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The New York Times comes out with a podcast that focuses on a cold case in Laramie

The Coldest Case in Laramie Show Art. it is dark orange with the name of the show in white and a sketch drawing of a small row of apartments.
Serial Productions

Serial Productions has come out with a new podcast series titled, “The Coldest Case in Laramie.” The show focuses on the 1985 murder of a 22-year-old University of Wyoming student named Shelli Wiley. New York Times journalist Kim Barker lived in Laramie when it happened. She opens the podcast by talking about how much that murder stuck with her. Wyoming Public Radio’s Kamila Kudelska asked her why she decided to look into the case after years of reporting.

Editor’s Note: This interview has been lightly edited for clarity. 

Kim Barker
Serial Productions
Kim Barker

Kim Barker: It was January of 2021. I was trying to figure out what I wanted to work on; what I wanted to do. And this was just one of the many things I was taking a look at. Could there be a story here? As soon as I saw the charges being dropped, it just made me think, ‘What's going on?’ They said they were gonna be refiled. They never did. And it's just something I started, like, pulling string on in my spare time really. I didn't want to do this if Shelli's family didn't want to participate. Because I didn't see the point of dredging up something that could be very, very painful for them. I mean, going through this for them is not easy, right? But they were on board, [and] that made me decide to go out there in person. Do I think that having a personal connection there and having a framework from what was going on back then helped? Certainly, I think it made people more willing to talk to me because I wasn't somebody who's just sort of parachuting in from the outside.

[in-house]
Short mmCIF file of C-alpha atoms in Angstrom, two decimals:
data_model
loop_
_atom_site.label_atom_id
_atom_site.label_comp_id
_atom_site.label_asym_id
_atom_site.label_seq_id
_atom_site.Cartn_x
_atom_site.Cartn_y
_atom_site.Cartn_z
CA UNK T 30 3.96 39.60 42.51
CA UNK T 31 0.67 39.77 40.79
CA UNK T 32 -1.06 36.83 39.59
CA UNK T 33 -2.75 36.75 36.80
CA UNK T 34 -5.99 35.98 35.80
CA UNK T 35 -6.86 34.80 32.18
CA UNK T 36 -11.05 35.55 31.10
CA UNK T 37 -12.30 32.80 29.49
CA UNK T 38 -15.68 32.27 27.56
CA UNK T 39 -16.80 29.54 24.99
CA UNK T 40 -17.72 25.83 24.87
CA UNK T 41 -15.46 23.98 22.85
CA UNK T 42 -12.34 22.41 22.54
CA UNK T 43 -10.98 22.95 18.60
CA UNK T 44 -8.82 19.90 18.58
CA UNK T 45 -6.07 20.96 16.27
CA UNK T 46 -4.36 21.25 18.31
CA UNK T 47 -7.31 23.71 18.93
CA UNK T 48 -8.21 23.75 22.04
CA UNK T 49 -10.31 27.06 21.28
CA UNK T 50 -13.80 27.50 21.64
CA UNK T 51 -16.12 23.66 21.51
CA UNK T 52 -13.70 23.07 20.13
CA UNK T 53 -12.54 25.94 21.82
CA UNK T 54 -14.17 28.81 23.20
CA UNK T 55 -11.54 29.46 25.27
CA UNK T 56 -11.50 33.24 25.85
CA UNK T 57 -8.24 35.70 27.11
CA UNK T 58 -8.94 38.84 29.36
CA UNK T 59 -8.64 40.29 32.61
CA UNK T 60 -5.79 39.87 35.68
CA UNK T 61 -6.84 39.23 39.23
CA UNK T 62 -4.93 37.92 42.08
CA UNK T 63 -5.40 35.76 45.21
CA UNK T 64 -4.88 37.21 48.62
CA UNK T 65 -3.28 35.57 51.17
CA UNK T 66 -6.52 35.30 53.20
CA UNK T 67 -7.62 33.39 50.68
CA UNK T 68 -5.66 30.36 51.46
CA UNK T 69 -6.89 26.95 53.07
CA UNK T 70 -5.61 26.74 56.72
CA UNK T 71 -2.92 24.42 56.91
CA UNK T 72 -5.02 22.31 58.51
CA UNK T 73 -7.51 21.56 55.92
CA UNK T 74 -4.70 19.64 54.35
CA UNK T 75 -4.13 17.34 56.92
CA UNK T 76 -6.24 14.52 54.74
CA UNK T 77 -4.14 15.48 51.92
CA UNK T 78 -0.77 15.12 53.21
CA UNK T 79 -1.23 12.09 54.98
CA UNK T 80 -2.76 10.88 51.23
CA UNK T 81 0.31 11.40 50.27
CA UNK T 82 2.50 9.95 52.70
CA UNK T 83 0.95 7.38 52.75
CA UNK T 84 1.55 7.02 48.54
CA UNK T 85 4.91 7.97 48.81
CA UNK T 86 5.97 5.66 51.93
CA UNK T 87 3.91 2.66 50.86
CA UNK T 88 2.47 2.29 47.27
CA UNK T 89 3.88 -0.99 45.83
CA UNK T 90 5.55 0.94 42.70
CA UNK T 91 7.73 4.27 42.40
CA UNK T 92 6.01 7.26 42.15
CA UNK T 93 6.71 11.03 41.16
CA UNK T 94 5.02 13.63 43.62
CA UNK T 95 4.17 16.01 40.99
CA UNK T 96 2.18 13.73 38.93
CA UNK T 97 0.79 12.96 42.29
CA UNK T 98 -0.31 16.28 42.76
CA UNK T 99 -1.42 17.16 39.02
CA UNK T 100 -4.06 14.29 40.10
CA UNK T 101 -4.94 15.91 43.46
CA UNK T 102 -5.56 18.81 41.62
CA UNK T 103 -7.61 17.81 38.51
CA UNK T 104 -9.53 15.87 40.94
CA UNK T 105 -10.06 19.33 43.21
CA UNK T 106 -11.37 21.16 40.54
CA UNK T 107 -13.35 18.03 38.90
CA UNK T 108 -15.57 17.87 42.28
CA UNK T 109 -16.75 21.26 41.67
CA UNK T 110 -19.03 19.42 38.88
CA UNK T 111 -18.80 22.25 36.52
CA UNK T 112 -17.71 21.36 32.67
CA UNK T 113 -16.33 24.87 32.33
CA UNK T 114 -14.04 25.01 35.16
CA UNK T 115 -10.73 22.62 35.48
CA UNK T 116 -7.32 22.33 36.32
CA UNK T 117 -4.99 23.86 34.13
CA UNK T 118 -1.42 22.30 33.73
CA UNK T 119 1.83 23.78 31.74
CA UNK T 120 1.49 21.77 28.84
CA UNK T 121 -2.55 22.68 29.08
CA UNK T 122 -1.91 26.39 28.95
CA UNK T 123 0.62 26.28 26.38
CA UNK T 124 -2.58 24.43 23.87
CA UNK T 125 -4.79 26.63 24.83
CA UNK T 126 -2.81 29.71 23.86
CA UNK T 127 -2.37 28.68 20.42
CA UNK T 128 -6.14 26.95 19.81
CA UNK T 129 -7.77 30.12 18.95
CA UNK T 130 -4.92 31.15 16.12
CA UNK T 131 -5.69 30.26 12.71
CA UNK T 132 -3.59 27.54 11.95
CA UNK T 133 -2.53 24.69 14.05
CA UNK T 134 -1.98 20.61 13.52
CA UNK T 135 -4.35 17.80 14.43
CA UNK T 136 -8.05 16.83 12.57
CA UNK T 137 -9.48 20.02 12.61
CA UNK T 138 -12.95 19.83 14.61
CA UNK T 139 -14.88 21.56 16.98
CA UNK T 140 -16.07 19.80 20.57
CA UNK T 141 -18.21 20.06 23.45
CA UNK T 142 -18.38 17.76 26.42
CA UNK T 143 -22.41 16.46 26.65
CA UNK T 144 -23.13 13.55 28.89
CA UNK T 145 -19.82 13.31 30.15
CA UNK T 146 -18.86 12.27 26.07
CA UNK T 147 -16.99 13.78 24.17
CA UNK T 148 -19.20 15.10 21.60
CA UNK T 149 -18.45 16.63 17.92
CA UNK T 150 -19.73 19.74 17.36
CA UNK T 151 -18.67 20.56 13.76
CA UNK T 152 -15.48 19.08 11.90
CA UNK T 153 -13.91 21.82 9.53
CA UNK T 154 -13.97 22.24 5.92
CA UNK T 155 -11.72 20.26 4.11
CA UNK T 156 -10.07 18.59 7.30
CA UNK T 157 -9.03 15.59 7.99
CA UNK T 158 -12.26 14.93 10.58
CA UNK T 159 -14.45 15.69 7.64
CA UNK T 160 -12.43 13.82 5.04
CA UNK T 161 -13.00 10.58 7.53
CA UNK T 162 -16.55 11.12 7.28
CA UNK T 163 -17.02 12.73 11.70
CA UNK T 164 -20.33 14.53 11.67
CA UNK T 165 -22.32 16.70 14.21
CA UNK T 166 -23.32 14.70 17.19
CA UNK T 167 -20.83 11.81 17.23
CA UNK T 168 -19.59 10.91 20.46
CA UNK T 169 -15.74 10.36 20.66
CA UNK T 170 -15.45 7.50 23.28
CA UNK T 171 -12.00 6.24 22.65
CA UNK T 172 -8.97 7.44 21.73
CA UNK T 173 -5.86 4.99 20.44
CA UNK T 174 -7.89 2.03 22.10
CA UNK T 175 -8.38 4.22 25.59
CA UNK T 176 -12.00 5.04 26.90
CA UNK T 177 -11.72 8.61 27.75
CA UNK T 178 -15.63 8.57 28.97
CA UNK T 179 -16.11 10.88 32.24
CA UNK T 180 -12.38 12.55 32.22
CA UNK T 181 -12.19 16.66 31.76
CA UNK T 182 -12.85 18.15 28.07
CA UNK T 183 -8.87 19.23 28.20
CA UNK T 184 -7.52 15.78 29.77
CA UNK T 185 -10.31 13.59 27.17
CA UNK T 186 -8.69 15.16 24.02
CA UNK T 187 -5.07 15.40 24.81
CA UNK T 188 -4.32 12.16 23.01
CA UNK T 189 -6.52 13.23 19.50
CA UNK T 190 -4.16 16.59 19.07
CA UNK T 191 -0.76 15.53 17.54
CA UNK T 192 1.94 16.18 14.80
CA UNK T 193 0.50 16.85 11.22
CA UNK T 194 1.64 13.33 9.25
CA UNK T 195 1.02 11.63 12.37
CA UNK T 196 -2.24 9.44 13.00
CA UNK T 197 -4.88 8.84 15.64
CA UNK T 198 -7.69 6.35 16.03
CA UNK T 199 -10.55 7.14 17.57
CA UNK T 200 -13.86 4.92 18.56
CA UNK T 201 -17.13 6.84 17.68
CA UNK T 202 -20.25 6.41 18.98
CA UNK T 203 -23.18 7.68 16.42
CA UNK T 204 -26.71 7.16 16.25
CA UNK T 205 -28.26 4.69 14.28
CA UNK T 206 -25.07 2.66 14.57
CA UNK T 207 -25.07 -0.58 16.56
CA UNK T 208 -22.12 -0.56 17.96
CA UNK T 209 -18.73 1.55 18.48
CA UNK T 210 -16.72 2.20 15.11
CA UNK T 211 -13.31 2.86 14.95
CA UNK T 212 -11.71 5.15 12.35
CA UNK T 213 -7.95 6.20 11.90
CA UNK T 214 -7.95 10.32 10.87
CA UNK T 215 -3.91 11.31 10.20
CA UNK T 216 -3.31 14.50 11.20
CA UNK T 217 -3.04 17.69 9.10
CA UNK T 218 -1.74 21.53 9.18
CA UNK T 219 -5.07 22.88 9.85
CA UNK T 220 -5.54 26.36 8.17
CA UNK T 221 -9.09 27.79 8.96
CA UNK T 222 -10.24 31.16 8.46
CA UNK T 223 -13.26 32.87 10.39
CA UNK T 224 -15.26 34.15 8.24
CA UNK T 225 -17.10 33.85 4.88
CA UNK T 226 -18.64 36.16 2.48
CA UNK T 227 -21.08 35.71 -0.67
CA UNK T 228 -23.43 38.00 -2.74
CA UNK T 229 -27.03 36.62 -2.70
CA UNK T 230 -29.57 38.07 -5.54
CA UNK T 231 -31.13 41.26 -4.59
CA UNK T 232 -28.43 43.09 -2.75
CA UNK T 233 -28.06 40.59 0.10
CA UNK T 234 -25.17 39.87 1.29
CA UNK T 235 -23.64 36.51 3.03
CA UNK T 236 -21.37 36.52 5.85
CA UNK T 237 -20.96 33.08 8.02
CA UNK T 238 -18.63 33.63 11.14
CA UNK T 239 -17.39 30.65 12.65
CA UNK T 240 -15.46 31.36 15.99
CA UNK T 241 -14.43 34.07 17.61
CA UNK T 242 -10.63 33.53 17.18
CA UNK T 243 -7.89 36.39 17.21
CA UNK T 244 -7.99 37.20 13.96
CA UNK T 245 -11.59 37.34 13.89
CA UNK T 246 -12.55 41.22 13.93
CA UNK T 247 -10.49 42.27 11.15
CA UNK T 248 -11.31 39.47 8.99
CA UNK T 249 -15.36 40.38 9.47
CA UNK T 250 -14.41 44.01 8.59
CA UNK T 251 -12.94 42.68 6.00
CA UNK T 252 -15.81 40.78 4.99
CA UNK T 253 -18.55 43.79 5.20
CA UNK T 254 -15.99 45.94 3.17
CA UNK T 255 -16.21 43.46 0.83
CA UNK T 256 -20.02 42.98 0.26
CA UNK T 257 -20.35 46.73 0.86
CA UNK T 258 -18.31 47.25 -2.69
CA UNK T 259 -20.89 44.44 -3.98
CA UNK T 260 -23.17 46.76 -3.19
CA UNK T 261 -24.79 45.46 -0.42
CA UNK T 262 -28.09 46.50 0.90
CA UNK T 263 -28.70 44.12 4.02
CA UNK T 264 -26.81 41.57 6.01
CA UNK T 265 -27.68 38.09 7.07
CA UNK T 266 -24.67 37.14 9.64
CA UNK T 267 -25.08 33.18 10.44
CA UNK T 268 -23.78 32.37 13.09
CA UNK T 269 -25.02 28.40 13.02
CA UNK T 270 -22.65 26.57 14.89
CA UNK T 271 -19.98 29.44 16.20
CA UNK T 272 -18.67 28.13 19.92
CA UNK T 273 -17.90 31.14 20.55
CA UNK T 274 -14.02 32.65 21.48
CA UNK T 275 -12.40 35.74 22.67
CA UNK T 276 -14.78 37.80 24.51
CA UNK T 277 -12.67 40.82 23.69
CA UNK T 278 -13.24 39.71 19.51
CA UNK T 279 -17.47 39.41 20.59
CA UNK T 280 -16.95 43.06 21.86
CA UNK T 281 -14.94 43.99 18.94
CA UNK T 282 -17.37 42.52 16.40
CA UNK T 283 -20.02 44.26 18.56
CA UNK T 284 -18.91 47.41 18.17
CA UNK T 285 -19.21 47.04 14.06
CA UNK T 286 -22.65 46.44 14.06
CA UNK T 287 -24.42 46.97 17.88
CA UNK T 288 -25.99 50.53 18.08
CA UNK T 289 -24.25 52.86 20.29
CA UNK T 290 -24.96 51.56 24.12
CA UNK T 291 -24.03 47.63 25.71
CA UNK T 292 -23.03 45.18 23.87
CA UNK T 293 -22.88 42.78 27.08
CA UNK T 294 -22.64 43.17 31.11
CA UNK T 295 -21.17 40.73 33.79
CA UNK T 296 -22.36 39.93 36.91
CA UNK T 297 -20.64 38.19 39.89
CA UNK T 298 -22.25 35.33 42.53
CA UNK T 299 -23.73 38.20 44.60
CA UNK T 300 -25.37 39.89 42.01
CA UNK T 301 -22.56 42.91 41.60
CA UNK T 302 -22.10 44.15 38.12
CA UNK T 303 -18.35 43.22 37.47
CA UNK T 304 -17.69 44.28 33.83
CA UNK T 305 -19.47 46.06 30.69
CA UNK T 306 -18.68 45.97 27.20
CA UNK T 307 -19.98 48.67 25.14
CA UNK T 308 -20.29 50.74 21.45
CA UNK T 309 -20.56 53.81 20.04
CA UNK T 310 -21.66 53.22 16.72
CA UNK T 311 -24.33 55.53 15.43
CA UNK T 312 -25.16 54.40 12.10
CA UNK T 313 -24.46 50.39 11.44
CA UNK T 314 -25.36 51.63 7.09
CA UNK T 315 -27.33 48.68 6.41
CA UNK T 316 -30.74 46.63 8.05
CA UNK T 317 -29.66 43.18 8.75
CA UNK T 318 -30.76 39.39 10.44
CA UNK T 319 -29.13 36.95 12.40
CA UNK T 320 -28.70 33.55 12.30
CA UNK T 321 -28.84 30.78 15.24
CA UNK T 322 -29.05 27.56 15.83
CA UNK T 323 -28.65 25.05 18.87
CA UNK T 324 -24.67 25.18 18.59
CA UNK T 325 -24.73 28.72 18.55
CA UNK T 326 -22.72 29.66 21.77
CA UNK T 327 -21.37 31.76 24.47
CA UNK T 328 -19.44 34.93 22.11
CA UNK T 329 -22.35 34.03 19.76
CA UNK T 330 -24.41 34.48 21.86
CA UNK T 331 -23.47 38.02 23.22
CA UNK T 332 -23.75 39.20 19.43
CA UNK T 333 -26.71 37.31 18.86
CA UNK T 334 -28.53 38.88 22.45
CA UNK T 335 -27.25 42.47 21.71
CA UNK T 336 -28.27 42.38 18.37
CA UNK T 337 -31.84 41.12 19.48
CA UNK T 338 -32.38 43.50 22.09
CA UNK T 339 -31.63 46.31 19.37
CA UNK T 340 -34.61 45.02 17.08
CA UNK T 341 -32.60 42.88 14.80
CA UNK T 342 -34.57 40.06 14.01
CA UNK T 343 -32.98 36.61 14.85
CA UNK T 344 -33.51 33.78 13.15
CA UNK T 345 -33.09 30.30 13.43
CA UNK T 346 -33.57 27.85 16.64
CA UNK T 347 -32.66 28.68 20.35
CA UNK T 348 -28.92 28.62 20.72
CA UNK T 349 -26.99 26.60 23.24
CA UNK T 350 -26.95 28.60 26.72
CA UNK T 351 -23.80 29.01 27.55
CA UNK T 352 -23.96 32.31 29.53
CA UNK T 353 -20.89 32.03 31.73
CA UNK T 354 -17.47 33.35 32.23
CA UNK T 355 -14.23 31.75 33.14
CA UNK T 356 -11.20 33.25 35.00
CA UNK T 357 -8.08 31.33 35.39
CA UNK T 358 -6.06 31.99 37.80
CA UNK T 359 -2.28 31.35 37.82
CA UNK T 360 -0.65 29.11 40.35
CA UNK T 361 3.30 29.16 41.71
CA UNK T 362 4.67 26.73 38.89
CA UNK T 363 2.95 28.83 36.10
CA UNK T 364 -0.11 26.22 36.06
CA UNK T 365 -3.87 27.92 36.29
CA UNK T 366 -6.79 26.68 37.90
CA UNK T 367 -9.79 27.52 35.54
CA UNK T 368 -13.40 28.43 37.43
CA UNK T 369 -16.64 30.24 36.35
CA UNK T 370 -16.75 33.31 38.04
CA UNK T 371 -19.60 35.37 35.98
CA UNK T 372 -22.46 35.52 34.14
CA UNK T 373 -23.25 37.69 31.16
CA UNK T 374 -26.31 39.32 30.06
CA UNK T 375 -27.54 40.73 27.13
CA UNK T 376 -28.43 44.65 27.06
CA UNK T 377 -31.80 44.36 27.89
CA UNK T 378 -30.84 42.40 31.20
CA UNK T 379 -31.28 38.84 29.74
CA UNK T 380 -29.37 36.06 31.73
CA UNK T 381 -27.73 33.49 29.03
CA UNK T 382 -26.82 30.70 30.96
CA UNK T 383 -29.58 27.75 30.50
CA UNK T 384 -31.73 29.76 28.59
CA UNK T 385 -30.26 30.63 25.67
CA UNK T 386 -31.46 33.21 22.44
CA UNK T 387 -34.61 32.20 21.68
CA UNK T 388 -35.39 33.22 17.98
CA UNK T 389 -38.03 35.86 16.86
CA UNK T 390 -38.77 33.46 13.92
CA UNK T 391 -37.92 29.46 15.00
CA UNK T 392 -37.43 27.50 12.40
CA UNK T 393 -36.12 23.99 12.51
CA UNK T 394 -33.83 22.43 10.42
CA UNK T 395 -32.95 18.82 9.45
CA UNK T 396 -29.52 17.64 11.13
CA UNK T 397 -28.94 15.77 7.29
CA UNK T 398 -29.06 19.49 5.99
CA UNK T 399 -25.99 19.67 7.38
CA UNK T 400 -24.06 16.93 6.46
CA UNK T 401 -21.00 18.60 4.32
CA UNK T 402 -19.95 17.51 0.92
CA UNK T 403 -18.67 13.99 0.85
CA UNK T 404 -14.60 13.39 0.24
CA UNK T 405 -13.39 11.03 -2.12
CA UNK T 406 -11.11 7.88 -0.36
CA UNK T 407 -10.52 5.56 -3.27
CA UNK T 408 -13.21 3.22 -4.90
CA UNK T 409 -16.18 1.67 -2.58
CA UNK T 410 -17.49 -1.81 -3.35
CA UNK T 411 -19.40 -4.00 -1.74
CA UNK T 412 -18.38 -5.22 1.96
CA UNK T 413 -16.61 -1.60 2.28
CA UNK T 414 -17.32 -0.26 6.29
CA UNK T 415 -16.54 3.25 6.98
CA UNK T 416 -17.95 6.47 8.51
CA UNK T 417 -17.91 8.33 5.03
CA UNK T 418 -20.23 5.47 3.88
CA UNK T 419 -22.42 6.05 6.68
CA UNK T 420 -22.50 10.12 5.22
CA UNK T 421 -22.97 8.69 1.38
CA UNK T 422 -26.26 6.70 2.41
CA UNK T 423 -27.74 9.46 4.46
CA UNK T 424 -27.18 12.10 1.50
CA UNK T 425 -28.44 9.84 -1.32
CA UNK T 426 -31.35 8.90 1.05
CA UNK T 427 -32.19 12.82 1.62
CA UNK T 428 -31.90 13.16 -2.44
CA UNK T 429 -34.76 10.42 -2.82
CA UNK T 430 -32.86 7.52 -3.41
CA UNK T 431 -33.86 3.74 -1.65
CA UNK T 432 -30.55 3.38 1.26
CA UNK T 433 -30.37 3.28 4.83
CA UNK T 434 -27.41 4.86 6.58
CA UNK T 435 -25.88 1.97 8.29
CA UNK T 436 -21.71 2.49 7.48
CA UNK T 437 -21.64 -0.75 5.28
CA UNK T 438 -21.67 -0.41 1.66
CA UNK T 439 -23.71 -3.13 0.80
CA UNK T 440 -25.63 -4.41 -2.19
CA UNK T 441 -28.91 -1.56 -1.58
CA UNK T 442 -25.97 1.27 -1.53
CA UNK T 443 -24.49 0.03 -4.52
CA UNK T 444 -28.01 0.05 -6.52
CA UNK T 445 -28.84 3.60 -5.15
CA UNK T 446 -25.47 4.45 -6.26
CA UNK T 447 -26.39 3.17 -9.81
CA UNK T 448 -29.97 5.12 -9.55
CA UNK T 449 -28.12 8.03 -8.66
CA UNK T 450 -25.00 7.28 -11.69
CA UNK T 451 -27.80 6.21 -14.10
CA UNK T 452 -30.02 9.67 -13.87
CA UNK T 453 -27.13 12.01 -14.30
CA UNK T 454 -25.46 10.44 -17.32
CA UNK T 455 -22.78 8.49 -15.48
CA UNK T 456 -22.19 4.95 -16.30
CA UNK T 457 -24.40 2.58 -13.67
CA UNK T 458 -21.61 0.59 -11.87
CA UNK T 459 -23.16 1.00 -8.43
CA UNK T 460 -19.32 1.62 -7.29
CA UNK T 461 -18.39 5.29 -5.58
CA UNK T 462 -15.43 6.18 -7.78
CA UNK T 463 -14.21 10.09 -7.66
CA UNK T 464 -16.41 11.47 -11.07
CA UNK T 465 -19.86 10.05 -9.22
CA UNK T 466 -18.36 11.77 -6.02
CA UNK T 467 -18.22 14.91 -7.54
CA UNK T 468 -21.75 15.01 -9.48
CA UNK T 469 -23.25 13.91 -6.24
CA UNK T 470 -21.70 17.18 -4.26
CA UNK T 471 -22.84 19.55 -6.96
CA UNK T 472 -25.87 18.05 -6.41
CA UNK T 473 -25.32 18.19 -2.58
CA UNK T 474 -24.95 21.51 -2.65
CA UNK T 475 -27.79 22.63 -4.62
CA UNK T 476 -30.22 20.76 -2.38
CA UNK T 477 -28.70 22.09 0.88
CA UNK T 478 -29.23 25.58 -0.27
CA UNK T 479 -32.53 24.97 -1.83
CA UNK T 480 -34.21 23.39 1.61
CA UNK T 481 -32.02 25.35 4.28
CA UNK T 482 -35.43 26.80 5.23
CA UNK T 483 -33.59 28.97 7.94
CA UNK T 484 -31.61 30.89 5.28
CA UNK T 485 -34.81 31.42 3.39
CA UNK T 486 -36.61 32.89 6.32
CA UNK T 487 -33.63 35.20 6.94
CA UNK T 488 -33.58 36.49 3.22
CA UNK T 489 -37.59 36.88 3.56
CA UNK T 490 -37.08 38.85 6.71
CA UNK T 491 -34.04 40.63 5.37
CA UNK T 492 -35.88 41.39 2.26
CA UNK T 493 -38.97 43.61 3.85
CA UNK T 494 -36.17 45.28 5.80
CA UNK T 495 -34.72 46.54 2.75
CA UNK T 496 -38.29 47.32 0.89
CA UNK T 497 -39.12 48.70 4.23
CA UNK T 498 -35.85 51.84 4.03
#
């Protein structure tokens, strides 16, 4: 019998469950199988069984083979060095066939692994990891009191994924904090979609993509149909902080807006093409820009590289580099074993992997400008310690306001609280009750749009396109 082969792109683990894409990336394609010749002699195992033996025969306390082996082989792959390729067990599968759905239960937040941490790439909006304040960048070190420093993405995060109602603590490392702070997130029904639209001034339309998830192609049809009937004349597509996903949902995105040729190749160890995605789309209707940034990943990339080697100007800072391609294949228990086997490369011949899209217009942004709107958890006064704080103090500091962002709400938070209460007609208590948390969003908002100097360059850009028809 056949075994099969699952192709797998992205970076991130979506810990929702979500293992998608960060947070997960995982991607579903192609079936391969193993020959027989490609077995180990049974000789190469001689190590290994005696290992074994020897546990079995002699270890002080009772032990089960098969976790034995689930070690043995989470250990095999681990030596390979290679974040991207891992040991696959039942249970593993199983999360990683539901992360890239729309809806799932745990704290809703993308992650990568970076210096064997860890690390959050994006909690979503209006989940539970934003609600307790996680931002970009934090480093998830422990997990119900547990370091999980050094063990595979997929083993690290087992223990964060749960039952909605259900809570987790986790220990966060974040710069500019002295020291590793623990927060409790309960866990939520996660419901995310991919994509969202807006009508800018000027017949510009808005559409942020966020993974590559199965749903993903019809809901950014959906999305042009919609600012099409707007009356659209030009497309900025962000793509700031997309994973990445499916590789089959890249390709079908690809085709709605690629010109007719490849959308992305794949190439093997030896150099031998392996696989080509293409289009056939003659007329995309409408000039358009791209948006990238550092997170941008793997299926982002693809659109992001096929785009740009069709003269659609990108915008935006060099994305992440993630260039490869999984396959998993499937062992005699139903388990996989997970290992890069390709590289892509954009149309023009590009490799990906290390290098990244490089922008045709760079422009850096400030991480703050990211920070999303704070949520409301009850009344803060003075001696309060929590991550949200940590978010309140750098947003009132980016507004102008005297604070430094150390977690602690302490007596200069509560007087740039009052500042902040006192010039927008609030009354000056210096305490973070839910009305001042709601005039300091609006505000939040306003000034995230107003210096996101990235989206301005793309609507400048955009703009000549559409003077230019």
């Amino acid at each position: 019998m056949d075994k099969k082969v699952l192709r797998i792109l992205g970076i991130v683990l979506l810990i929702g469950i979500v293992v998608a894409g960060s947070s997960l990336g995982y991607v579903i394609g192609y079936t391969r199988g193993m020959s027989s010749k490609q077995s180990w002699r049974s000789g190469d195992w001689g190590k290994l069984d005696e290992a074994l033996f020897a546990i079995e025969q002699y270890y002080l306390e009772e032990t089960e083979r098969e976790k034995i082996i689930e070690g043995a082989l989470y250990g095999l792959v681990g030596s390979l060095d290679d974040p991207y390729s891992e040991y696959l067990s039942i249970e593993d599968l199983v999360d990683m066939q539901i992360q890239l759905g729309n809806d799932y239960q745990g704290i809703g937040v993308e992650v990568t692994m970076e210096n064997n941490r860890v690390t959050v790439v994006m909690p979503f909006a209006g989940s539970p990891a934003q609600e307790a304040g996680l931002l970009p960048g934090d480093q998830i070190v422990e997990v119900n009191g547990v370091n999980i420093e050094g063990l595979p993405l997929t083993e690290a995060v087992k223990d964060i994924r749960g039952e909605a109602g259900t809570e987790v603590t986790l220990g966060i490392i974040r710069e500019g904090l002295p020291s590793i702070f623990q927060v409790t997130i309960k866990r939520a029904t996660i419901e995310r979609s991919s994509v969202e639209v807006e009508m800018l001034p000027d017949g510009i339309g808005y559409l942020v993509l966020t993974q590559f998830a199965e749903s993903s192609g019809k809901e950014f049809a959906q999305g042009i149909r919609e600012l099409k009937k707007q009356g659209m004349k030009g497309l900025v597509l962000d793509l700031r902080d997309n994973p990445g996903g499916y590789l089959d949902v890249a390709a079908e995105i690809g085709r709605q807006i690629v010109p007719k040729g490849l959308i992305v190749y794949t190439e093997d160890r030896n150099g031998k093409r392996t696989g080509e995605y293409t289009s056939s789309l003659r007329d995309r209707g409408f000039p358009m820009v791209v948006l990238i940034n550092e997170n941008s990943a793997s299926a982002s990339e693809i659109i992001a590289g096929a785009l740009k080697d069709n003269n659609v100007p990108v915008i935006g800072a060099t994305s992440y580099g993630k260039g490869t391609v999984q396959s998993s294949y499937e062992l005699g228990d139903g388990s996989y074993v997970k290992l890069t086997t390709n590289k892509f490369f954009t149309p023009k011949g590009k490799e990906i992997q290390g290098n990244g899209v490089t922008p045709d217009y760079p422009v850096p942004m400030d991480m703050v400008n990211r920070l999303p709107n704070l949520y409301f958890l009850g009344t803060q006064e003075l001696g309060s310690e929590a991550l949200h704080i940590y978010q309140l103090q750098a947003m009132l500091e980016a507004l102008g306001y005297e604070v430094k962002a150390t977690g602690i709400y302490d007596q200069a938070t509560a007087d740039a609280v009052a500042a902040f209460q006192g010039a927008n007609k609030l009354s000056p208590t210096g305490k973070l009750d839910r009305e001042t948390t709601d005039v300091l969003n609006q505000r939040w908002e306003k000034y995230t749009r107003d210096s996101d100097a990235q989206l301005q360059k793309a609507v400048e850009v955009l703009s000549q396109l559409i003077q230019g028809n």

Kamila Kudelska: How much time did you actually spend in Wyoming? And did you ever come back to the state before you came out here to do the reporting for this?

KB: No. I mean, I’ve driven through the state a few times. I grew up in Montana, and then Wyoming. So for the first 13 years of my life, I was in Montana, and then moved to Laramie, and then moved away three years later, before my senior year in high school. I drive through a lot because I still have a lot of family who live in Montana. But it's not like I spent time there significantly. And for me, it's like my time in Montana, and my time in Wyoming, it's kind of wrapped together, a couple of Mountain States. I grew up backpacking in the mountains, in the Rockies, and fishing. I didn't have a long time in Wyoming. But it was a formative time.

KK: You start off the first episode talking about your memory of Laramie back then. And you describe it as one of the meanest places that you've ever lived. And I wonder why you decided to start with that description. In relation to the whole show, there must have been some kind of thought process behind that.

KB: I mean, Serial editors would have their reasons. For me, it was my personal connection to the story that made me want to go back there. And this isn't just like some, like, let's go find this random thing that happened, the horrible thing that happened to somebody back then, and see if there was something there. There was this specific thing that became sort of the core of these memories that I had in Laramie. And a lot of the podcast does end up dealing with memory. And I need to hold myself accountable for that as well. And I also think that anybody who was in high school at this particular time, they're going to recognize the place I'm talking about, right? They're gonna recognize this particular point in time. I've heard from folks on Facebook and on email who I knew back then, who are like, ‘Oh, my God, you're actually going there. I haven't wanted to think about that time.’ It was just a really hard time. And look, I also get that hearing somebody describe your community, like that can be an angering thing, right? And people are gonna be like, ‘Hey, this is my home, I don't feel like that. You're totally wrong.’ This is my perspective from that time. And I think if people give it a chance and listen to the entire thing, they're going to be surprised at the twists and turns that the story takes.